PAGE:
India-China: between pre-1962 and now

Source– The post is based on the article “India-China: between pre-1962 and now” published in The Hindu on 2nd January 2023.

Syllabus: GS2- India and its neighbourhood relationship

Relevance– Bilateral relationship between India and China

News– The article explains the similarities and differences between India-China bilateral relations and the situation along LAC in the 1960s and now.

What are the differences between India- China bilateral conduct in the 1960s and now?

The focus in the 1950s was on the “territorial dispute”of Aksai Chin and NEFA. Today, China is firmly in occupation of Aksai Chin and India is firm in guarding its territorial integrity in Arunachal Pradesh. The immediate issue is transgressions along the LAC.

The differences in the western sector are no longer confined to the Daulet Beg Oldie and Demchok as was the case in earlier decades. China is now seeking claims in the Depsang, Galwan, Pangong Lake and Hot Springs areas.

The border infrastructure on the Indian side was in poor condition earlier. But now, India is rapidly building its border infrastructure.

In 1962, India was forced to approach the U.S. and other Western countries for military assistance to meet the Chinese challenge. In the current phase, India has rapidly inducted new weapon systems.

In the 1950s, China did not claim open support for Pakistan, including on Kashmir. China’s support for Pakistan on Kashmir became self-apparent in the 1960s. Today, China openly works with Pakistan against India’s interests .

The biggest difference between the situation in the 1960s and now is the political will of the Modi government and the determination of the Indian army to block Chinese patrols.

What has not changed in their bilateral relations?

Traditionally, China has enjoyed an advantage in terms of terrain and logistics in Tibet. China has always projected a spurious interpretation of the LAC. It has shied away from clarifying its position through exchanges of large-scale maps.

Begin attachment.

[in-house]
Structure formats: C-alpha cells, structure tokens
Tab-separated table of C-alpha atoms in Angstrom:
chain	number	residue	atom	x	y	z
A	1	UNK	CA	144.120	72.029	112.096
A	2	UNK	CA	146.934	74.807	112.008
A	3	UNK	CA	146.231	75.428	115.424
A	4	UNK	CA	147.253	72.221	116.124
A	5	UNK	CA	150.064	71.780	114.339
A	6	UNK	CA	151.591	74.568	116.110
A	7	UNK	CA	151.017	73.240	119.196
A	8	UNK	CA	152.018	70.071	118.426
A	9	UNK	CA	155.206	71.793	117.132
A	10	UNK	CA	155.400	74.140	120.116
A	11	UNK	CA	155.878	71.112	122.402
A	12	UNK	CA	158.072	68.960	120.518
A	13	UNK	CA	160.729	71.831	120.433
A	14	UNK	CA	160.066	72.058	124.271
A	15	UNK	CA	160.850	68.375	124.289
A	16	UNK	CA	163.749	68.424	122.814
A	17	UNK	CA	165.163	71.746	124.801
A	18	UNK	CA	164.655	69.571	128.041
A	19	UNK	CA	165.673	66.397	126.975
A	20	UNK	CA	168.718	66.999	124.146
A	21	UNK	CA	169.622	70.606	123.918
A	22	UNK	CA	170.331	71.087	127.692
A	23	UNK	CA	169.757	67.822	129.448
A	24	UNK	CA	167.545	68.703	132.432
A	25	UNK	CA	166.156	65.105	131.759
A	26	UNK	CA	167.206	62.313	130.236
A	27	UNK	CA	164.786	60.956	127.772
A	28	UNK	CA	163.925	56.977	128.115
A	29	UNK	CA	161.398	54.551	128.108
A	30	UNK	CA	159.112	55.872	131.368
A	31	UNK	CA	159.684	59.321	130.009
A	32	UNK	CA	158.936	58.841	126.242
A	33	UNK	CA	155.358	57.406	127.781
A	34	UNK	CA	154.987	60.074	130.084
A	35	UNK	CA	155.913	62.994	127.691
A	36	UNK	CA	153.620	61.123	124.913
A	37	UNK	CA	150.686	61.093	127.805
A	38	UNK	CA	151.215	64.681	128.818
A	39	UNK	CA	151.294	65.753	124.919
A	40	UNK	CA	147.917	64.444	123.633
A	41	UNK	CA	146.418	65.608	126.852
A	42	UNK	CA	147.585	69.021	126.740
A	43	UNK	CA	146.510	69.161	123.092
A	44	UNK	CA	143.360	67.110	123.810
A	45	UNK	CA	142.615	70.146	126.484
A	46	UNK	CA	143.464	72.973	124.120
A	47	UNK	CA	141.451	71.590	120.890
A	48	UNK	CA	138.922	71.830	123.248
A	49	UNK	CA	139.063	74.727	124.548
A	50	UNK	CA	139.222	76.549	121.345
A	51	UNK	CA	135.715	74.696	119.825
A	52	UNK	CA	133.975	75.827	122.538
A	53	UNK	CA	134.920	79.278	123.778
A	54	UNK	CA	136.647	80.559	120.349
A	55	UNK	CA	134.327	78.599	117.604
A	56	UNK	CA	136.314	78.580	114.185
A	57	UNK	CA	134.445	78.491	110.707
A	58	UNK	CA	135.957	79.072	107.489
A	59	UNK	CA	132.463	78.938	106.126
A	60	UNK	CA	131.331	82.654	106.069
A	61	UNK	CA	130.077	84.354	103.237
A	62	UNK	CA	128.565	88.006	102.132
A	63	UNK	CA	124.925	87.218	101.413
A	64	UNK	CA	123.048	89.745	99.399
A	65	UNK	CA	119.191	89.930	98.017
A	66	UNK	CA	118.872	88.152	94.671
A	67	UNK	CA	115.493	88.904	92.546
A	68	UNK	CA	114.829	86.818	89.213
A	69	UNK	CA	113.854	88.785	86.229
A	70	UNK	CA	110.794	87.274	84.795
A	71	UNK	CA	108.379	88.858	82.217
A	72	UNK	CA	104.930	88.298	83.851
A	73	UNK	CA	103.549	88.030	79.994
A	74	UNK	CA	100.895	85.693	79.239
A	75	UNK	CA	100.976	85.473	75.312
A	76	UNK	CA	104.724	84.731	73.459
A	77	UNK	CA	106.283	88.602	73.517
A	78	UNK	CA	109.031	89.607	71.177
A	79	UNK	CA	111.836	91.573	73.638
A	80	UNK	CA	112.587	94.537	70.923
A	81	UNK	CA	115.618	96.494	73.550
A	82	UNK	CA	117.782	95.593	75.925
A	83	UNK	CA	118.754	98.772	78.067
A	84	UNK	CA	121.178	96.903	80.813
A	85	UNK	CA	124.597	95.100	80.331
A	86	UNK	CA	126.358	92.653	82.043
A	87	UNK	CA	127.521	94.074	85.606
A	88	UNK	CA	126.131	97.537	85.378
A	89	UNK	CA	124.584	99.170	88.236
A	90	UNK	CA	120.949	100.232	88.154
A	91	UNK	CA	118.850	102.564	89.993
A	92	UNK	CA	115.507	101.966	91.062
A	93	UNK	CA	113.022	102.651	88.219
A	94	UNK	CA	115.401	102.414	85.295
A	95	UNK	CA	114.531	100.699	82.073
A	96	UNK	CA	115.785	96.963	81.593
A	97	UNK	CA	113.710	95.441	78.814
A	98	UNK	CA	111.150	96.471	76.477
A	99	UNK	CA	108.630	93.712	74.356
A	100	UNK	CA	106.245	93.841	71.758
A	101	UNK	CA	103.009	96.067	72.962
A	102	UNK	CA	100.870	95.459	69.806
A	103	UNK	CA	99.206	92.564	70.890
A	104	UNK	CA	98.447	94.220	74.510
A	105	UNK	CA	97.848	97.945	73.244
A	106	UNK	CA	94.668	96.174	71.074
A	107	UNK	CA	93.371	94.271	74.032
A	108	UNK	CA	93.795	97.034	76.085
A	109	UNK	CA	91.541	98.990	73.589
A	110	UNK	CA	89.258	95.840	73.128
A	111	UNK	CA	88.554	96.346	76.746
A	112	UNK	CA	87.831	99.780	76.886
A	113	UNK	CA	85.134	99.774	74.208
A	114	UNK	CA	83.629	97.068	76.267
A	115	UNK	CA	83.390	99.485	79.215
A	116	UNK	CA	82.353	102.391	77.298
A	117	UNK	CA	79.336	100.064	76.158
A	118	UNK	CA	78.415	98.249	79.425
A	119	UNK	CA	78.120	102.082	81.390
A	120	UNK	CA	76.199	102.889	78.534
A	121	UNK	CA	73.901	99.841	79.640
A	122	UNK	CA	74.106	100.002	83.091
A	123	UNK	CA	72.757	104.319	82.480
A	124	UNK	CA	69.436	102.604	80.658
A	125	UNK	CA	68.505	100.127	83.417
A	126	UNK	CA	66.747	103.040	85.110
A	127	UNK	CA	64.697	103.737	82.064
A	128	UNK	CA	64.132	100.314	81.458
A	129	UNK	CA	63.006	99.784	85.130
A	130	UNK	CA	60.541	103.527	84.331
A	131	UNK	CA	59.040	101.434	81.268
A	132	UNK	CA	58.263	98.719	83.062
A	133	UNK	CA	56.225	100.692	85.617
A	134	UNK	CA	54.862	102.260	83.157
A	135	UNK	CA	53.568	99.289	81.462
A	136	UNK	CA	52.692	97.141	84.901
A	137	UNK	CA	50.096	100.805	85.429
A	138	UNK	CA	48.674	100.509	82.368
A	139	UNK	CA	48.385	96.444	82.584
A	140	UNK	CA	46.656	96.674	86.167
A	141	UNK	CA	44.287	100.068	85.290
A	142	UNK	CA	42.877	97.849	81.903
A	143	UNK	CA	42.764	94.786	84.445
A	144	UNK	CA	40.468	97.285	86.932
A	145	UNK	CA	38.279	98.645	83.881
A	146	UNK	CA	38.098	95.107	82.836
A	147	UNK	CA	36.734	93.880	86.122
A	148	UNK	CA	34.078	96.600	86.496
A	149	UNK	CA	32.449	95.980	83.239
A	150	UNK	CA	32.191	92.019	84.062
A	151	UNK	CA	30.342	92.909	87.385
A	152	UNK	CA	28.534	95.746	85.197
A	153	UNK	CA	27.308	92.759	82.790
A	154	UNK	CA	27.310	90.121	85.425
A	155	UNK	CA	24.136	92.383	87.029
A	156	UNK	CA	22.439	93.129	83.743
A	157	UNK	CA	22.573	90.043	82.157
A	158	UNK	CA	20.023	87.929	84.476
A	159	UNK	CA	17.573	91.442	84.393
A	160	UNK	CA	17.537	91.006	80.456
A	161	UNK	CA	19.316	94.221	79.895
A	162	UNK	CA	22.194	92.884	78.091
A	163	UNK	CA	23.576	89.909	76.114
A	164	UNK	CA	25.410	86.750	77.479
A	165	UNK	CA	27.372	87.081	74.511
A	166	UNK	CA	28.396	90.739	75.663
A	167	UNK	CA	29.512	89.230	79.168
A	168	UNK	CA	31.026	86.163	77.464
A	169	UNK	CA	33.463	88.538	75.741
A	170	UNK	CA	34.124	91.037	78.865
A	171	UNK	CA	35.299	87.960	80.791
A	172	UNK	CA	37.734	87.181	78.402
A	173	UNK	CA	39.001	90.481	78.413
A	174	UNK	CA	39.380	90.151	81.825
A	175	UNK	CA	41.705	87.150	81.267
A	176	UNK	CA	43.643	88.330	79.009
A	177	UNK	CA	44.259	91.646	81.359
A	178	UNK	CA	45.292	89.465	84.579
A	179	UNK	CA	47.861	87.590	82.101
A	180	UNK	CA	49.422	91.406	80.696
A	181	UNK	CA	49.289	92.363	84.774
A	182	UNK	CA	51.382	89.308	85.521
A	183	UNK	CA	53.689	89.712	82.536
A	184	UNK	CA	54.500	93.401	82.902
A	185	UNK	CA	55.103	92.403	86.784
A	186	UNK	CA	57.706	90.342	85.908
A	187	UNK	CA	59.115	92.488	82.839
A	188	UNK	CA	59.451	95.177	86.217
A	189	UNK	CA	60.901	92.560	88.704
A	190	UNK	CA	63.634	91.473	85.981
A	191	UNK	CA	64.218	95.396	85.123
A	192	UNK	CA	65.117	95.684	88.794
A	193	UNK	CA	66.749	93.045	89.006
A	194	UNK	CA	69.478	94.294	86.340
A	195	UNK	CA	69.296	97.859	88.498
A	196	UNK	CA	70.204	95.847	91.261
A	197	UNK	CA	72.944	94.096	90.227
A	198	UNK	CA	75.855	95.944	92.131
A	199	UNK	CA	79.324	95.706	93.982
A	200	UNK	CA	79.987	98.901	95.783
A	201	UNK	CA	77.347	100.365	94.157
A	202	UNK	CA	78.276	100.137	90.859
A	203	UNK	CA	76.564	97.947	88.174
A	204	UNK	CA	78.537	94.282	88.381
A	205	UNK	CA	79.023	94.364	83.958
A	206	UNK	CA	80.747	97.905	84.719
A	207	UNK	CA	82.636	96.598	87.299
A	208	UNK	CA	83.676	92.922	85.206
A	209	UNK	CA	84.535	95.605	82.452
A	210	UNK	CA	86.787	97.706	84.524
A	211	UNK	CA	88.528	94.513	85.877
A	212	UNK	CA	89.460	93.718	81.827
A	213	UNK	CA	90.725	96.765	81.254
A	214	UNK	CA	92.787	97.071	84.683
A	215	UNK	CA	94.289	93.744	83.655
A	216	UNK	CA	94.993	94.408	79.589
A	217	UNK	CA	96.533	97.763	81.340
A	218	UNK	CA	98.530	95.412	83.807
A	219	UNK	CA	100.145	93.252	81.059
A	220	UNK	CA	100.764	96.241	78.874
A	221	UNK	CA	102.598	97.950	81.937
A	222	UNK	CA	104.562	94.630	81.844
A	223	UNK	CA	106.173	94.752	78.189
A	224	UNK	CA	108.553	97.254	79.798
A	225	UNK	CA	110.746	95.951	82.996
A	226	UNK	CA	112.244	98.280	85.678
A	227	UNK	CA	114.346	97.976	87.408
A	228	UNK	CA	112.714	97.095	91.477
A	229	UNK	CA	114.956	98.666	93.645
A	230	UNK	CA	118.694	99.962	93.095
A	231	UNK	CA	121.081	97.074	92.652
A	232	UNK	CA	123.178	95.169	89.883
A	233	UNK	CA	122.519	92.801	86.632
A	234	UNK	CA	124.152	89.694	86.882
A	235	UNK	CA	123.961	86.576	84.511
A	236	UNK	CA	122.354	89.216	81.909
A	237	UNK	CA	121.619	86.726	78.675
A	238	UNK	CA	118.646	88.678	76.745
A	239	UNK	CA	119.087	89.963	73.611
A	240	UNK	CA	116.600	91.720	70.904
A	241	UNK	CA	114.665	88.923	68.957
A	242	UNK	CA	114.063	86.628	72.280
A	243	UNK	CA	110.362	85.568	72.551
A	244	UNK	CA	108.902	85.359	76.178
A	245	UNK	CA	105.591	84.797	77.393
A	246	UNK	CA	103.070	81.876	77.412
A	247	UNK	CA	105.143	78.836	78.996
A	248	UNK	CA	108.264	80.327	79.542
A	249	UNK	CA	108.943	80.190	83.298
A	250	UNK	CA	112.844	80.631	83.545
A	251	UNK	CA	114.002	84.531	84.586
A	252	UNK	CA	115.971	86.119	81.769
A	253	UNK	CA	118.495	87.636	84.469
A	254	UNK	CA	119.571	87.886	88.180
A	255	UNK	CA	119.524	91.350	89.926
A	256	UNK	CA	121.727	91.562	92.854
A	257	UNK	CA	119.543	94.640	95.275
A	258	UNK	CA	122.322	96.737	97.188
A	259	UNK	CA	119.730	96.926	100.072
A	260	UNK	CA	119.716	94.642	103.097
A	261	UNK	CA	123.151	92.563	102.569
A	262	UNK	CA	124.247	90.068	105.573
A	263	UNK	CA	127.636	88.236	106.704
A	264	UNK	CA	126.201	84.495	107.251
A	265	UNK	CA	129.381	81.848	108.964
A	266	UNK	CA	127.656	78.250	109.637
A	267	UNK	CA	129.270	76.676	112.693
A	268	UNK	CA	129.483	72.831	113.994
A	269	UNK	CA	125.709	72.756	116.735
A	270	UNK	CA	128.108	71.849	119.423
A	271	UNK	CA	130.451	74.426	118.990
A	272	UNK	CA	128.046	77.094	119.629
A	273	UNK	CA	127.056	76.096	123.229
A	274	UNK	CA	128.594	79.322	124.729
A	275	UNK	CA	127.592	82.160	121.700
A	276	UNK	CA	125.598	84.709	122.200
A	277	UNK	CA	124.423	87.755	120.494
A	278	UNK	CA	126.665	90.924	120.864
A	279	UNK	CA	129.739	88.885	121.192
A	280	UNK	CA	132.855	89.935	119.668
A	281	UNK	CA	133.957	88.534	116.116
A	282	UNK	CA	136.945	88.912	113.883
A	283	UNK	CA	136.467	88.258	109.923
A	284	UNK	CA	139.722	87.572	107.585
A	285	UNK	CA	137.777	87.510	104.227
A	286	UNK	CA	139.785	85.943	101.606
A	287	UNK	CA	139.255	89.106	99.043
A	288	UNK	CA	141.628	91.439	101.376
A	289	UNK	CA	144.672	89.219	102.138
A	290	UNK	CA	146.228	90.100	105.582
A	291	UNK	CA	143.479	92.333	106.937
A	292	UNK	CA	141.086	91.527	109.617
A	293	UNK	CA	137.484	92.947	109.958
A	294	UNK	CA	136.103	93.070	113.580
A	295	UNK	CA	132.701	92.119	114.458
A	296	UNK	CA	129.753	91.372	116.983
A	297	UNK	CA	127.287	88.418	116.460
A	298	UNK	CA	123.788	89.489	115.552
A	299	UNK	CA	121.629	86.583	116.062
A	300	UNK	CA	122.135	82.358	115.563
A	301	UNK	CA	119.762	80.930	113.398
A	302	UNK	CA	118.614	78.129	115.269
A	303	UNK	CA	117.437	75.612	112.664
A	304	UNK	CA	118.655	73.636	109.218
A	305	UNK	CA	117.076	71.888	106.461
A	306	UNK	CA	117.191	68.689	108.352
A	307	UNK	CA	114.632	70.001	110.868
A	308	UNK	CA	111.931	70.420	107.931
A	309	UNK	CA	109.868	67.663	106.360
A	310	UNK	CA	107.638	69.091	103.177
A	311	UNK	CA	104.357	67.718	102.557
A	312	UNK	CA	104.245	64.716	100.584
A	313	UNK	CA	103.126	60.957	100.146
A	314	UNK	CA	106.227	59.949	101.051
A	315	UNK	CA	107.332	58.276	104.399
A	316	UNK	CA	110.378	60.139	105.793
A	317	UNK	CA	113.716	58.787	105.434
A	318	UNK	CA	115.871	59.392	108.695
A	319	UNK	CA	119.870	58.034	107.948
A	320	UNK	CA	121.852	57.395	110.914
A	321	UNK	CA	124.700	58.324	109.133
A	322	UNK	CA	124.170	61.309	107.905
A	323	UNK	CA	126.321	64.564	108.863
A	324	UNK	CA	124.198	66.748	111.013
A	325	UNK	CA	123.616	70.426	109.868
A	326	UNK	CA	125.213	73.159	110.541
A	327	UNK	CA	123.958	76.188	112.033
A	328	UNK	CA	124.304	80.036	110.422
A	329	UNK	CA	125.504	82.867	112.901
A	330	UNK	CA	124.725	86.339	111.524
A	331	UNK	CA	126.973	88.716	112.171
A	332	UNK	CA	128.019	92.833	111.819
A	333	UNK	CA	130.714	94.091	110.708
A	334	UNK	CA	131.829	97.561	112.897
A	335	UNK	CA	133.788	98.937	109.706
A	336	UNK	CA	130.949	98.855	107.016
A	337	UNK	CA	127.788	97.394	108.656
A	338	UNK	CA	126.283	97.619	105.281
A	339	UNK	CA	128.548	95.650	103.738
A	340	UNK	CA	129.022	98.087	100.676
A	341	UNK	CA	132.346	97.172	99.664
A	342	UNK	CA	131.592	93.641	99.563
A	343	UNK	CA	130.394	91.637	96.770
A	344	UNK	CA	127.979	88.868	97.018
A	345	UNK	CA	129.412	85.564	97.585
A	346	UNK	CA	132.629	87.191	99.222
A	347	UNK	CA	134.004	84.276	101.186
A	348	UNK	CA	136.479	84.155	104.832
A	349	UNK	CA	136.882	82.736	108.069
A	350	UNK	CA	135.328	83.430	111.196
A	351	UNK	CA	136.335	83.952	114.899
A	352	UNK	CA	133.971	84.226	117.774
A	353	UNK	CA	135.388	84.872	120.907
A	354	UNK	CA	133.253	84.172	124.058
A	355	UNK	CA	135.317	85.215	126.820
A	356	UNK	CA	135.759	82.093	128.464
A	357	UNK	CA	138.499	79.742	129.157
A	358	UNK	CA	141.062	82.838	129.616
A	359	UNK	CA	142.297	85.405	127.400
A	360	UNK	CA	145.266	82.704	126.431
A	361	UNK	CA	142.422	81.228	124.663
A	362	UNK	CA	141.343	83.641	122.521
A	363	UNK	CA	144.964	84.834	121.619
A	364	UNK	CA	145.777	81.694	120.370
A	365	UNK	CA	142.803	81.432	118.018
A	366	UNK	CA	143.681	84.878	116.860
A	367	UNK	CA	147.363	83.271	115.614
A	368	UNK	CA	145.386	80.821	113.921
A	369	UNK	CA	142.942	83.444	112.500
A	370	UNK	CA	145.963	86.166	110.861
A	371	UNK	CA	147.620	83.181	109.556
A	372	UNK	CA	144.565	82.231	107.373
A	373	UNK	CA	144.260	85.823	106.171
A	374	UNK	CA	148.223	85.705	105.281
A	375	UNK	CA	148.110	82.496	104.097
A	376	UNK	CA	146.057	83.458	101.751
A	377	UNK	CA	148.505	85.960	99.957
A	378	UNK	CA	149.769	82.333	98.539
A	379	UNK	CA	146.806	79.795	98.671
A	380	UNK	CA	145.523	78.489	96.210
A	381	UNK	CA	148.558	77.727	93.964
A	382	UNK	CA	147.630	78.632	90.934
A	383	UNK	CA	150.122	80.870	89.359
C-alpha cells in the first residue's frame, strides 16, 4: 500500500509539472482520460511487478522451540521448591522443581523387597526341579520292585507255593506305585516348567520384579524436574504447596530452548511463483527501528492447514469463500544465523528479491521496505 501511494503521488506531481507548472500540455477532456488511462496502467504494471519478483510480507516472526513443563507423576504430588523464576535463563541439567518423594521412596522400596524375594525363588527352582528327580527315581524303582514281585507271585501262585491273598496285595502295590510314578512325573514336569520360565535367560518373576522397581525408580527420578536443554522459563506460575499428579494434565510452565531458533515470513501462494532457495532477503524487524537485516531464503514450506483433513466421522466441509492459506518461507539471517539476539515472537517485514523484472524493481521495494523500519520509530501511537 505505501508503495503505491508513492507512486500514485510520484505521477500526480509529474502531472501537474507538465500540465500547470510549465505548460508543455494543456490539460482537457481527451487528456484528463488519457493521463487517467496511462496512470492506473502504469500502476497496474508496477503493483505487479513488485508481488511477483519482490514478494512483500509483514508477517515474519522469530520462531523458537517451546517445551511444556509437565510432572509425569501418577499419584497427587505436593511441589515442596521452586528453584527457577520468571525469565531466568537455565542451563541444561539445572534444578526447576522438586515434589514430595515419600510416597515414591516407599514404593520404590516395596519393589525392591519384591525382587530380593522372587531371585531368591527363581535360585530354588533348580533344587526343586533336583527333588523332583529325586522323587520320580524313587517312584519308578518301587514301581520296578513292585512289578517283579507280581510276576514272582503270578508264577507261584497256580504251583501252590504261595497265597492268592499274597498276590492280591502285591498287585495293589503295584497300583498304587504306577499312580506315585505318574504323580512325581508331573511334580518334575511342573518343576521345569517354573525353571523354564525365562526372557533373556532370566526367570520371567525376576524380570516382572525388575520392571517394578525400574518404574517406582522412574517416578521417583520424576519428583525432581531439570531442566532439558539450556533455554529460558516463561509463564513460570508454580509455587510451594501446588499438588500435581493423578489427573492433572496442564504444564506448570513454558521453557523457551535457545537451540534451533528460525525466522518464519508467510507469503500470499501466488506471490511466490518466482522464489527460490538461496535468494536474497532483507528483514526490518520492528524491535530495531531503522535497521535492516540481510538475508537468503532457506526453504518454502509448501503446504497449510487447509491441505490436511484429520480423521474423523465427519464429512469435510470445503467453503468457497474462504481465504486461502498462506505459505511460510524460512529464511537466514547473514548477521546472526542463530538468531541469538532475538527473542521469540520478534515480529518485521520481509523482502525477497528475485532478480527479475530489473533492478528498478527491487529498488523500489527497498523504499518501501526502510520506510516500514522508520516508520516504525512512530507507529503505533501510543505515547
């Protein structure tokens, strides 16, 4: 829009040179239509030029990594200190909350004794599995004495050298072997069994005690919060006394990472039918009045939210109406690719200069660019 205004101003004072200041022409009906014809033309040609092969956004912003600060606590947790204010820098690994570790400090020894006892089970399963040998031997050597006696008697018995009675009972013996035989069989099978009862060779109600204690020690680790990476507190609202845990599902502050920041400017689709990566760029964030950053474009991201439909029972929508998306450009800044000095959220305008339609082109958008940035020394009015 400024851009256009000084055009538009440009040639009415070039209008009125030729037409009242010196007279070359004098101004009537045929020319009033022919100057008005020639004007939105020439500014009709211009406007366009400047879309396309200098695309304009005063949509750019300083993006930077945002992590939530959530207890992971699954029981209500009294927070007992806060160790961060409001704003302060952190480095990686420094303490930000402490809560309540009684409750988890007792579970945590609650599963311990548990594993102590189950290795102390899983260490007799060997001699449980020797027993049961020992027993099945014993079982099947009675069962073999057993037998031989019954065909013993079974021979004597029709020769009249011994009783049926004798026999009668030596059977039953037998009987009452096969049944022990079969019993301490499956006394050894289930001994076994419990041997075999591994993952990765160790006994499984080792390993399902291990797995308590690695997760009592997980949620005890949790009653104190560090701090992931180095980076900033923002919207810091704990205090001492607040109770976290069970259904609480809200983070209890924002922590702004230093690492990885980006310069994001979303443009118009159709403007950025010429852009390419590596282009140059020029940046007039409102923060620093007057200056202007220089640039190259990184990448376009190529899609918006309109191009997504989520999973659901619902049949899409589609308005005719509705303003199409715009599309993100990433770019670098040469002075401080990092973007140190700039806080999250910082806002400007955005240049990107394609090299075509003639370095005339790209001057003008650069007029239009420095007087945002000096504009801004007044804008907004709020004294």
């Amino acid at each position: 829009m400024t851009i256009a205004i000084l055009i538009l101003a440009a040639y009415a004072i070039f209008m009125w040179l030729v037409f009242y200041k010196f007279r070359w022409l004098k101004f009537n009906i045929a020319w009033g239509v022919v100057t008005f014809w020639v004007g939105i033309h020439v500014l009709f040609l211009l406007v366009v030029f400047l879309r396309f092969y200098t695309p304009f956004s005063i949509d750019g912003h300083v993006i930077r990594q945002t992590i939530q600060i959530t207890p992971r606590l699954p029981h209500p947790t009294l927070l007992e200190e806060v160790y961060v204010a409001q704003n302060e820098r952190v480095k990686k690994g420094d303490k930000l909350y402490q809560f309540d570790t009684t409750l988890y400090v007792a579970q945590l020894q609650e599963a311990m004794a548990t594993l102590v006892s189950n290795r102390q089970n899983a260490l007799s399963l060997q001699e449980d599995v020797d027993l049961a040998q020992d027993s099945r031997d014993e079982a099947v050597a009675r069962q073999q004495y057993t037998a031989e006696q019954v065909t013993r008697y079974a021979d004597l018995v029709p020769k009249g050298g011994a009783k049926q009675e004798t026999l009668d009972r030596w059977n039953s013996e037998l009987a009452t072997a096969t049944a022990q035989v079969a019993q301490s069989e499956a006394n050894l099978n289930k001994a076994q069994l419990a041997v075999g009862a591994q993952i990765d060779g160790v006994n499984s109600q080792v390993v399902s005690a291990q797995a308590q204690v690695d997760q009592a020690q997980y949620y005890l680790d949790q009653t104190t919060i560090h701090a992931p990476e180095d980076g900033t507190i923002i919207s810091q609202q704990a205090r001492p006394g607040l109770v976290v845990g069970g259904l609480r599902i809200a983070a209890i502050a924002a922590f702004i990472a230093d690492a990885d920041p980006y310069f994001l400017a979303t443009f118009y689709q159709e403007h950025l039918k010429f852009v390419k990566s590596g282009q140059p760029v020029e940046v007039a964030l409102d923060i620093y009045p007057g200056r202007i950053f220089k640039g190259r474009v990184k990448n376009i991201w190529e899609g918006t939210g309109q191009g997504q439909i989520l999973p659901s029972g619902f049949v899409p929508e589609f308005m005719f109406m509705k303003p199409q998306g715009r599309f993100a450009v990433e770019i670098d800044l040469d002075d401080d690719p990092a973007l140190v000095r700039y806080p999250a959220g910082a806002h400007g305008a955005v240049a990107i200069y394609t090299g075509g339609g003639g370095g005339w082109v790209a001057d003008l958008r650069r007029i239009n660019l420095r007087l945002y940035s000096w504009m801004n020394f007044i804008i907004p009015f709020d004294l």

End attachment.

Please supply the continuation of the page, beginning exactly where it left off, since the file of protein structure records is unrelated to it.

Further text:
China’s internal vulnerabilities have always impacted bilateral relations with India. Tibet has remained a source of insecurity for China.

In the late 1950s, Mao Zedong adopted an aggressive stance towards India for consolidating his leadership in the face of internal challenges and avoiding criticism of disastrous political and economic policies.

Today, Mr. Xi is facing challenges for the dreadful Zero-COVID policy, and growing authoritarianism. The tendency to create external diversions is a common thread.

The LAC between India and China is frequently open to challenge by either side. There are areas along the LAC that have been patrolled by both sides in the past.

In the middle, the Barahoti pasture north of Chamoli in Uttarakhand has been at the centre of the dispute for the past seven decades.

In the eastern sector, the international boundary and the LAC are defined by the 1914 McMahon Line. Yet, China seeks to make inroads in the Tawang sector, Upper Subansiri region, and near the tri-junction with Myanmar.

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